A comparatively quiet day after yesterdays wintry flurry, the highlights at the southern end of the island were confined to a small selection of winter thrushes plus a good count of the over-wintering waders including 12 Purple Sandpipers and five Turnstones. The North end of the island was far more productive with some excellent early winter counts. The combined tallies from the Harbour and Ferrybridge included a singles of Black-throated Diver and Knot, two Great Northern Divers, four each of Great Crested Grebe and Common Scoter, eight Black-necked Grebes and 31 Red-breasted Mergansers. Elsewhere on the island the lingering Yellow-browed Warbler remained at Penn Castle.

15th November

With the remnants of yesterday's storm clouds leaving our shores a small but very welcome influx of late migrants showed their faces. The annual project of making the Obs garden look like a bizarre homage to apples paid off once again with at least 7 newly arrived Blackcaps queuing up to partake of the offerings. Blackbirds were also conspicuous with more than 50 through in the vicinity of the Obs alone, whilst other totals from the Bill included 700 inbound Starlings, 150 Chaffinches, 40 Redwings, 7 each of Long-tailed Tit and Goldcrest, 6 each of Fieldfare and Brambling, 2 Lapwings and a Firecrest; the long, long staying Wryneck also put in another appearance. Offshore, a passing Red-necked Grebe was a good highlight at the Bill where the Common Scoter flock increased to at least 67. 

There was a nice little influx of presumably incoming Blackcaps today © Martin Cade:

14th November

Depending on how you look at things Portland was favoured or blighted today: it was a lovely still and for the most part bright day that allowed for plenty of coverage but a look at the rainfall radar revealed that the island was within a sliver of fair weather that was surrounded by grim conditions through which it appeared nothing much was moving. The Yellow-browed Warbler remained at Pennsylvania Castle to provide a some quality but new arrivals were conspicuously few and amounted at the Bill to no more than a handful of thrushes and 2 each of Chiffchaff and Goldcrest; amongst the stayers a scatter of Black Redstarts included 2 at both the Bill and Osprey Quay, whilst Firecrests included 4 at Pennsylvania Castle. The flock of 50 or so Common Scoter remained off the Bill and 2 Red-throated Divers passed by there.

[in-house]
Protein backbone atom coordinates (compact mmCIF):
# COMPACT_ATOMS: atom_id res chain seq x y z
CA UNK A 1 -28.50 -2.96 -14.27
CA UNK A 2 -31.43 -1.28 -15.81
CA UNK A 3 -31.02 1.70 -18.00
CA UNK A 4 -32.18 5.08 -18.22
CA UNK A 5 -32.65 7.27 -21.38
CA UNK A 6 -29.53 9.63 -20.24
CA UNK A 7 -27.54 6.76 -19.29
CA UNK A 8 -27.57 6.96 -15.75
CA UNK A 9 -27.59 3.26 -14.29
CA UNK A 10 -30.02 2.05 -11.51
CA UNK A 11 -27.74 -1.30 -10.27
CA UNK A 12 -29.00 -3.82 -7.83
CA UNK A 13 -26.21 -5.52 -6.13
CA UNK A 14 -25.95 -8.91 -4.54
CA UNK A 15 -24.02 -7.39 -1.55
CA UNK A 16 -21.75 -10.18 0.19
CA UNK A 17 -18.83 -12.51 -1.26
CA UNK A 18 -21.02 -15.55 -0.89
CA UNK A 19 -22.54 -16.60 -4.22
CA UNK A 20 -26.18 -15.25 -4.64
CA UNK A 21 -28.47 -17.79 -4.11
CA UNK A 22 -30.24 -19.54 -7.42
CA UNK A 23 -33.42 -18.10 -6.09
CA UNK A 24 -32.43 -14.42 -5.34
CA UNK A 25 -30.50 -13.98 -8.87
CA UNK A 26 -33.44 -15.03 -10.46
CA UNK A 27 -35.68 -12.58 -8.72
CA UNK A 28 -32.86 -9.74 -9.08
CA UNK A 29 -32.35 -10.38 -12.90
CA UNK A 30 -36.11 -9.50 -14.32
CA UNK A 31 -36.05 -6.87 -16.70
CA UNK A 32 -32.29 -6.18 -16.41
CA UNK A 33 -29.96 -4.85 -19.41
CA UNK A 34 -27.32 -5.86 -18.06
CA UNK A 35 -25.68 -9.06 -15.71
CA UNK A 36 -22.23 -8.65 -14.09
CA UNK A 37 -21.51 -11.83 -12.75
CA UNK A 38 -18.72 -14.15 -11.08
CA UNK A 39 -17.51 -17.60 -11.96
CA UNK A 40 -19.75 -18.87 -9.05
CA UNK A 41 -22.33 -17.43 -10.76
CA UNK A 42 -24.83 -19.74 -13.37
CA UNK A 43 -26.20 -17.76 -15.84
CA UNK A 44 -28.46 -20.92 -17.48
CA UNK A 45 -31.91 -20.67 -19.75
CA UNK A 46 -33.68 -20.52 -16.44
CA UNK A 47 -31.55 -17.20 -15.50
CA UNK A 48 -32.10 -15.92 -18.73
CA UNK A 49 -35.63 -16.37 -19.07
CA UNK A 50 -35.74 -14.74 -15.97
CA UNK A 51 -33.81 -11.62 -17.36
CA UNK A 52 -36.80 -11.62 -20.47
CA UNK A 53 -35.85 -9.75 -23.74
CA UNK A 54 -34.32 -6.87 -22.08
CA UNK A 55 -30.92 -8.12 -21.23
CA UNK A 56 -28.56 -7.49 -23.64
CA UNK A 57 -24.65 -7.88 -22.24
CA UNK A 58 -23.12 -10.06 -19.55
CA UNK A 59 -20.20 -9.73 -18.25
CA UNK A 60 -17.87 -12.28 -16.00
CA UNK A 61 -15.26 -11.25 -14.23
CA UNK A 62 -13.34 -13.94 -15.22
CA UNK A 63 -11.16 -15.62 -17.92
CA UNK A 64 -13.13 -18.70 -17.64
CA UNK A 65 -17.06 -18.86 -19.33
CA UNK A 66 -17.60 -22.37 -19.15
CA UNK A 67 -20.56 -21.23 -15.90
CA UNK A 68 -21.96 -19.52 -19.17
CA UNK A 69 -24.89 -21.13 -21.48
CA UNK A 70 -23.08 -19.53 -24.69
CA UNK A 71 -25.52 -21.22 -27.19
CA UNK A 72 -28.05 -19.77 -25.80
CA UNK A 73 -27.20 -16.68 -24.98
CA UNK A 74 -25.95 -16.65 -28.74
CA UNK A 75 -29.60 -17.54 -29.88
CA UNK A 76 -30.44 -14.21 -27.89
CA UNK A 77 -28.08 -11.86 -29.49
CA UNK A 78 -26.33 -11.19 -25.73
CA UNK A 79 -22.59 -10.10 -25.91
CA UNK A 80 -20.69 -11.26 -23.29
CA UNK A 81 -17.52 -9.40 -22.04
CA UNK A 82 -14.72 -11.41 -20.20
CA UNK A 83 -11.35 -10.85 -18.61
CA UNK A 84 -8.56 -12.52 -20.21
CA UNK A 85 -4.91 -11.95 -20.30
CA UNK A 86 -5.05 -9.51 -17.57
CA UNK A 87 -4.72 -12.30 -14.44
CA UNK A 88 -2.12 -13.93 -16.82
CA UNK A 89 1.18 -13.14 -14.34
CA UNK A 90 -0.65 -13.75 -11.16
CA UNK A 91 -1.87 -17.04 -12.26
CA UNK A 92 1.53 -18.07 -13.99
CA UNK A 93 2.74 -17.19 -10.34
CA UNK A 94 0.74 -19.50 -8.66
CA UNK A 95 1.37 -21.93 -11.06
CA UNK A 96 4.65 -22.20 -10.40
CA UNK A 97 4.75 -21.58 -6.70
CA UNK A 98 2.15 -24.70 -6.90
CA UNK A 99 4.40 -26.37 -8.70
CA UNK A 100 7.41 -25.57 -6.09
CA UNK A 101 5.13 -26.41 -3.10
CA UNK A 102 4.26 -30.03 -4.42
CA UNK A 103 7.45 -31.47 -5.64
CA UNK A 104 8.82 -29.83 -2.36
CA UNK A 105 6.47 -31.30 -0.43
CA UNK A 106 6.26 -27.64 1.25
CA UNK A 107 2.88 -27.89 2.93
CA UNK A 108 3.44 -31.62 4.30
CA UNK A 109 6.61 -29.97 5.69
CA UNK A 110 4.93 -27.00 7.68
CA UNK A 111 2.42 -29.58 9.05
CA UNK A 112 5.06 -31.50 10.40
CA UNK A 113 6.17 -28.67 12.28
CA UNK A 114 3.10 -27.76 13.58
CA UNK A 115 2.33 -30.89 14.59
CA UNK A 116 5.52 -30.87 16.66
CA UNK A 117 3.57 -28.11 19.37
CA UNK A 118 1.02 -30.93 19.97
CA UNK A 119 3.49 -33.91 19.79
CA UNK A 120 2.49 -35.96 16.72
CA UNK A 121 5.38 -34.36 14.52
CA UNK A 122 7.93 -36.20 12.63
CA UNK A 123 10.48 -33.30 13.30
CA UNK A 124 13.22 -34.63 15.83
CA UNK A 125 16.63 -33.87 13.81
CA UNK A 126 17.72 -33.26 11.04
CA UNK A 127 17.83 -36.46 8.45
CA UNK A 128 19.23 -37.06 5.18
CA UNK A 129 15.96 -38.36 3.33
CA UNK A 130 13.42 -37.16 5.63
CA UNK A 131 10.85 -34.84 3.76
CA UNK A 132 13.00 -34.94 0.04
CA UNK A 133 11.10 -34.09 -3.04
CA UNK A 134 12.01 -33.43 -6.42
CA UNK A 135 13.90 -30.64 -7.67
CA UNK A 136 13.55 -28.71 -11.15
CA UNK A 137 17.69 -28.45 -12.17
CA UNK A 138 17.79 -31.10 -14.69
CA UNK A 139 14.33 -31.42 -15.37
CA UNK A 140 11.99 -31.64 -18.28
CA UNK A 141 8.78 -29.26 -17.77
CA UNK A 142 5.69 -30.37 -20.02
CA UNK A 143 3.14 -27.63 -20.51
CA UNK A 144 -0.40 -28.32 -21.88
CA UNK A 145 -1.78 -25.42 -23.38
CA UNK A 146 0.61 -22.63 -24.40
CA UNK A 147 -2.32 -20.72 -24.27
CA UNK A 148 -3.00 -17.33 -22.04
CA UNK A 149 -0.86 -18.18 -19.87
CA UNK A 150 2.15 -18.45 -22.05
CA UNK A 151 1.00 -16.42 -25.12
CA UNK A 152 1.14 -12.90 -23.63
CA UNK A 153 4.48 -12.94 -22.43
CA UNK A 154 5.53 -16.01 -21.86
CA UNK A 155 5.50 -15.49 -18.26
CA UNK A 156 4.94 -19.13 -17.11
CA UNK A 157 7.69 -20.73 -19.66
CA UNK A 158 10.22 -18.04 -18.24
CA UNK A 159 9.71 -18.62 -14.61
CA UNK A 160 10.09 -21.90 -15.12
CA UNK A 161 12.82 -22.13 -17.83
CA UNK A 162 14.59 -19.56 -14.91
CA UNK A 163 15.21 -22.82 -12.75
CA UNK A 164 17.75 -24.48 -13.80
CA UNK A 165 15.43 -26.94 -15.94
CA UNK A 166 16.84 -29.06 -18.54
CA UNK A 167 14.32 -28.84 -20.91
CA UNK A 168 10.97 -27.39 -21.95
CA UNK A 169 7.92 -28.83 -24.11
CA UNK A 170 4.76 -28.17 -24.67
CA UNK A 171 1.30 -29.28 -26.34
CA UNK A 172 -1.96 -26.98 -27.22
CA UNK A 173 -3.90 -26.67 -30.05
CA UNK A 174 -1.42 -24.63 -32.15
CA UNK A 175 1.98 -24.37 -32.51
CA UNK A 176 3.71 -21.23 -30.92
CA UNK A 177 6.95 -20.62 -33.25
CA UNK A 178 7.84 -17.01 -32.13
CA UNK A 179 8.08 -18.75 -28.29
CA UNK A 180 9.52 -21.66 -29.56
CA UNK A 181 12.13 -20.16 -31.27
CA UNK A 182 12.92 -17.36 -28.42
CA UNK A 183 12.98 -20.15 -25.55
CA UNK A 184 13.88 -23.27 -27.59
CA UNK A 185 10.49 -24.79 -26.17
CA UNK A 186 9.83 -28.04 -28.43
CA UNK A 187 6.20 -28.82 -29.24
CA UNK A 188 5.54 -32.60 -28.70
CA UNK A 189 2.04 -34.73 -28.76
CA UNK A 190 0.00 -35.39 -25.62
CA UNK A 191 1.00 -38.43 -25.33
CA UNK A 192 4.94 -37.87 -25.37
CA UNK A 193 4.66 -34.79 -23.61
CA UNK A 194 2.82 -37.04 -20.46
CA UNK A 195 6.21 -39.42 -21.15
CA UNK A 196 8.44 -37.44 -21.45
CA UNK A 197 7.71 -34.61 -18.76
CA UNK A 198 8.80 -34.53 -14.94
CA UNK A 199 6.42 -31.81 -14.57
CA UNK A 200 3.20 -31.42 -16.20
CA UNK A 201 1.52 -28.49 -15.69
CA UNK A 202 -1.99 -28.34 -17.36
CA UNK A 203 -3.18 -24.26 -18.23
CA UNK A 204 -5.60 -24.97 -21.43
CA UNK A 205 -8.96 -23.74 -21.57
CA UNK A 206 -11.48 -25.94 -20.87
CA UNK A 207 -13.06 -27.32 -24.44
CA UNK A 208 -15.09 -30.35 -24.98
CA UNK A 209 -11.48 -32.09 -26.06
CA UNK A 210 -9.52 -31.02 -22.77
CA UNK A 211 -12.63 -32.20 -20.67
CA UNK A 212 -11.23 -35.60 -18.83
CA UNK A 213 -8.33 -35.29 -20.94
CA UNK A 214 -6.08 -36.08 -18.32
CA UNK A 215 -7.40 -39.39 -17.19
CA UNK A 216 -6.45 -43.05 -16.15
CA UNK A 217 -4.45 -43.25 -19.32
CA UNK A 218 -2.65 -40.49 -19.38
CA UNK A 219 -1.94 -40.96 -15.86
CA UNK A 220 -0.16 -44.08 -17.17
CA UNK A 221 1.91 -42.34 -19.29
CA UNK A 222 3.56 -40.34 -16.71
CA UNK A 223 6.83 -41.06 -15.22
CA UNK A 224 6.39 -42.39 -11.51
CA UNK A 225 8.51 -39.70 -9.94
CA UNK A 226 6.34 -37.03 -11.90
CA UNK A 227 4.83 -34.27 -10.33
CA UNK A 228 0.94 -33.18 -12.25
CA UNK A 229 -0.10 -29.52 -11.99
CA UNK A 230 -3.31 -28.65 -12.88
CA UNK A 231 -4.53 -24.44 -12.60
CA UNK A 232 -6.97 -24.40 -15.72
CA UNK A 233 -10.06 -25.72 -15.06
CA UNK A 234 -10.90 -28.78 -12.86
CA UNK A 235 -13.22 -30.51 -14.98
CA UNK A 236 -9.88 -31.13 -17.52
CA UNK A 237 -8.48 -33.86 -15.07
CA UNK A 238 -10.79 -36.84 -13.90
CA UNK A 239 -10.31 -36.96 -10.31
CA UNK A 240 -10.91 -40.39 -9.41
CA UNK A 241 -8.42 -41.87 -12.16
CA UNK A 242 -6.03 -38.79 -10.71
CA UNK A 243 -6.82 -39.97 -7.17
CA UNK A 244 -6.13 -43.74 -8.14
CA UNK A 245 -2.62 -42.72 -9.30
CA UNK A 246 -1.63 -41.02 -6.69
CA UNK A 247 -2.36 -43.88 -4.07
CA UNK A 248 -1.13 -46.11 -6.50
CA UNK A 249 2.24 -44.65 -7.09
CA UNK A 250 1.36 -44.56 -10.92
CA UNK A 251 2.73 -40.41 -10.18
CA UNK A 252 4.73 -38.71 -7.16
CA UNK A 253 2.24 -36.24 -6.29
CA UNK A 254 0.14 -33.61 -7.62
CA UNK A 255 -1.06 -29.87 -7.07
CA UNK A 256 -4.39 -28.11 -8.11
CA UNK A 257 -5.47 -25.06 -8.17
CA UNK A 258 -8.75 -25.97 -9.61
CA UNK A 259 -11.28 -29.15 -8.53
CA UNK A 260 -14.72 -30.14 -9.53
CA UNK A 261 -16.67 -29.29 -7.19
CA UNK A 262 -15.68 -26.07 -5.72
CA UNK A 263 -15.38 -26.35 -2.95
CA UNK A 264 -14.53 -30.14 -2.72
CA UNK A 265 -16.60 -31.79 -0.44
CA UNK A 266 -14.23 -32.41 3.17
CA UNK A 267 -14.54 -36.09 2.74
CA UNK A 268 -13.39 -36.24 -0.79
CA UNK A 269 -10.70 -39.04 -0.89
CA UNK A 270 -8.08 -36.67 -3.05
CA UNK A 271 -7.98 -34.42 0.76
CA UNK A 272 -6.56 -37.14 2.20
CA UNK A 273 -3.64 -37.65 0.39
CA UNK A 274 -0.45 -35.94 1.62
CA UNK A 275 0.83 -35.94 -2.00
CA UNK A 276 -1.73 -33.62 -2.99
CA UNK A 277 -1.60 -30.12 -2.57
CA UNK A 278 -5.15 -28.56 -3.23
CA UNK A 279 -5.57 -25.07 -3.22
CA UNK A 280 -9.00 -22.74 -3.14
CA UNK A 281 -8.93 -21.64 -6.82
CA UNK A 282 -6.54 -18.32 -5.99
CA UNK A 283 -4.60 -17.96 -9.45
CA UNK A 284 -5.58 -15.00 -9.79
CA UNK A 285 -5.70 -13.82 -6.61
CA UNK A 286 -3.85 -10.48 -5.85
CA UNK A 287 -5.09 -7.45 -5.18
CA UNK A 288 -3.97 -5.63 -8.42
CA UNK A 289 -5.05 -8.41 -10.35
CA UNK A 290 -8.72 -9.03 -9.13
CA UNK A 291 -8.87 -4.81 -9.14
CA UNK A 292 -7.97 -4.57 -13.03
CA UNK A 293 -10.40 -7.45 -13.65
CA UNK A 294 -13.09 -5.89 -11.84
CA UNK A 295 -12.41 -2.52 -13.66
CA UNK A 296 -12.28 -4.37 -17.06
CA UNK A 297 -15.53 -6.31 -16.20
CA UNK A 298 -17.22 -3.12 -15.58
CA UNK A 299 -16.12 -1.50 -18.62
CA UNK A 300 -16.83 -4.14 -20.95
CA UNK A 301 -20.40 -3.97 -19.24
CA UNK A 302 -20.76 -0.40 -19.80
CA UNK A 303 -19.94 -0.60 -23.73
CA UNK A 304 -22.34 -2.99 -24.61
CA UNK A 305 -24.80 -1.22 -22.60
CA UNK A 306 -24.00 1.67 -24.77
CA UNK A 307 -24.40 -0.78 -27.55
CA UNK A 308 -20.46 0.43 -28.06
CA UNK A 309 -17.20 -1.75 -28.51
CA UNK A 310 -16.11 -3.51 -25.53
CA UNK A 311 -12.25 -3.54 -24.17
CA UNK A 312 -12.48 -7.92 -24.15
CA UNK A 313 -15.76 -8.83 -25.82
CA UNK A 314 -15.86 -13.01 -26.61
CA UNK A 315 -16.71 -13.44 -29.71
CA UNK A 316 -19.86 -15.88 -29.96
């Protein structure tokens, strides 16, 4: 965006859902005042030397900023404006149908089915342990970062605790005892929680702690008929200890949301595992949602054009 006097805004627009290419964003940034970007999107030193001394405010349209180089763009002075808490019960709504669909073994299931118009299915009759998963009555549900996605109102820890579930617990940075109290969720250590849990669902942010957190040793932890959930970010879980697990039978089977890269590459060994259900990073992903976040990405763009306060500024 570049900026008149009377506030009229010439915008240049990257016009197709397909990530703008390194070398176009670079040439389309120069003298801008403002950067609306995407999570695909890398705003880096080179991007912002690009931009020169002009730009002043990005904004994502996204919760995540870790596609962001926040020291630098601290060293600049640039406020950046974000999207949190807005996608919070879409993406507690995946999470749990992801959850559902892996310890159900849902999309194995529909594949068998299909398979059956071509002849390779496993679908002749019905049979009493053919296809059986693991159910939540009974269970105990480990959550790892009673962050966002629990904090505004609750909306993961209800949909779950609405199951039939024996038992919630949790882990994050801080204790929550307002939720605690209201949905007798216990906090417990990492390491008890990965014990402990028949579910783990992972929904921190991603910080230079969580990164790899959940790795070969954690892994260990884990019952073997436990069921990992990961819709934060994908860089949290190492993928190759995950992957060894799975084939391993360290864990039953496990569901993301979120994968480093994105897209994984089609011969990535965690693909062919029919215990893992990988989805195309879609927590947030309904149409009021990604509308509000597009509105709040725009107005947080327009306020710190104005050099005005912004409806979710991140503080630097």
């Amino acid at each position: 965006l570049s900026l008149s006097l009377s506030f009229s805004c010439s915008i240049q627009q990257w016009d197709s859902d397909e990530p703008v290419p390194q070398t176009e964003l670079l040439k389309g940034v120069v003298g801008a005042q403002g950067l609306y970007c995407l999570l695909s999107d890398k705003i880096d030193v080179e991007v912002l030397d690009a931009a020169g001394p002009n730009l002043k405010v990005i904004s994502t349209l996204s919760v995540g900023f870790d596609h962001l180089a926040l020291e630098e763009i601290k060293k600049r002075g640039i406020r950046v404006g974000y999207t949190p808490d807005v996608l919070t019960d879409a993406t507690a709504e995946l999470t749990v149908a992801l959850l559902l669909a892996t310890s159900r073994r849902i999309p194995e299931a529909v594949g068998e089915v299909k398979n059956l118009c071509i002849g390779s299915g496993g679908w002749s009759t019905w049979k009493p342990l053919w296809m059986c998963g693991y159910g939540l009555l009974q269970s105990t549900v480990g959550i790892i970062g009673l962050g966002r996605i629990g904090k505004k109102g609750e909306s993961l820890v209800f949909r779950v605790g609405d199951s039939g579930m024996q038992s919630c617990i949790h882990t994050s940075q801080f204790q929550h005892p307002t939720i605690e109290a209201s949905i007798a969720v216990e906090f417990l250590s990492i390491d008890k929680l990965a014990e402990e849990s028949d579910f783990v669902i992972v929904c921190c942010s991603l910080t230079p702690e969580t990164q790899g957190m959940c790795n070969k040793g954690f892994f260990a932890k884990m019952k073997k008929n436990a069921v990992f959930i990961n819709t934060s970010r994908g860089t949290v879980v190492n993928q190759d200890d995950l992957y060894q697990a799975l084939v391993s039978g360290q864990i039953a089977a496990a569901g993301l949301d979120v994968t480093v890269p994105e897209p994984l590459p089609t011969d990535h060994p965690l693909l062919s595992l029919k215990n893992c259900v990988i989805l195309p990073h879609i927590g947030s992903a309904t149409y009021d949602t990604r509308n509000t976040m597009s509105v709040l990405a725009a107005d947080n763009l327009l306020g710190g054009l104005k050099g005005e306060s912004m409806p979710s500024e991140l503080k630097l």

13th November

Although there ought to be a fair bit of late passage to get amongst today proved to less rewarding than anticipated, with a few hours of quiet weather during the morning producing a minor flurry of finches but little else. A Yellow-browed Warbler at Pennsylvania Castle was most likely a new arrival but grounded migrants were otherwise few and far between; the majority of movement at the Bill was overhead with 135 Chaffinches, 100 Goldfinches, 14 Greenfinches and 2 Bramblings through after dawn, whilst elsewhere 6 Fieldfares passed through at Hamm Beach. Winter fare included a good total of 15 Purple Sandpipers at the Bill, 58 Common Scoter still settled offshore there, a Knot still at Ferrybridge and 5 Black-necked Grebes, 2 Goosanders, a Great Northern Diver and an Eider in Portland Harbour.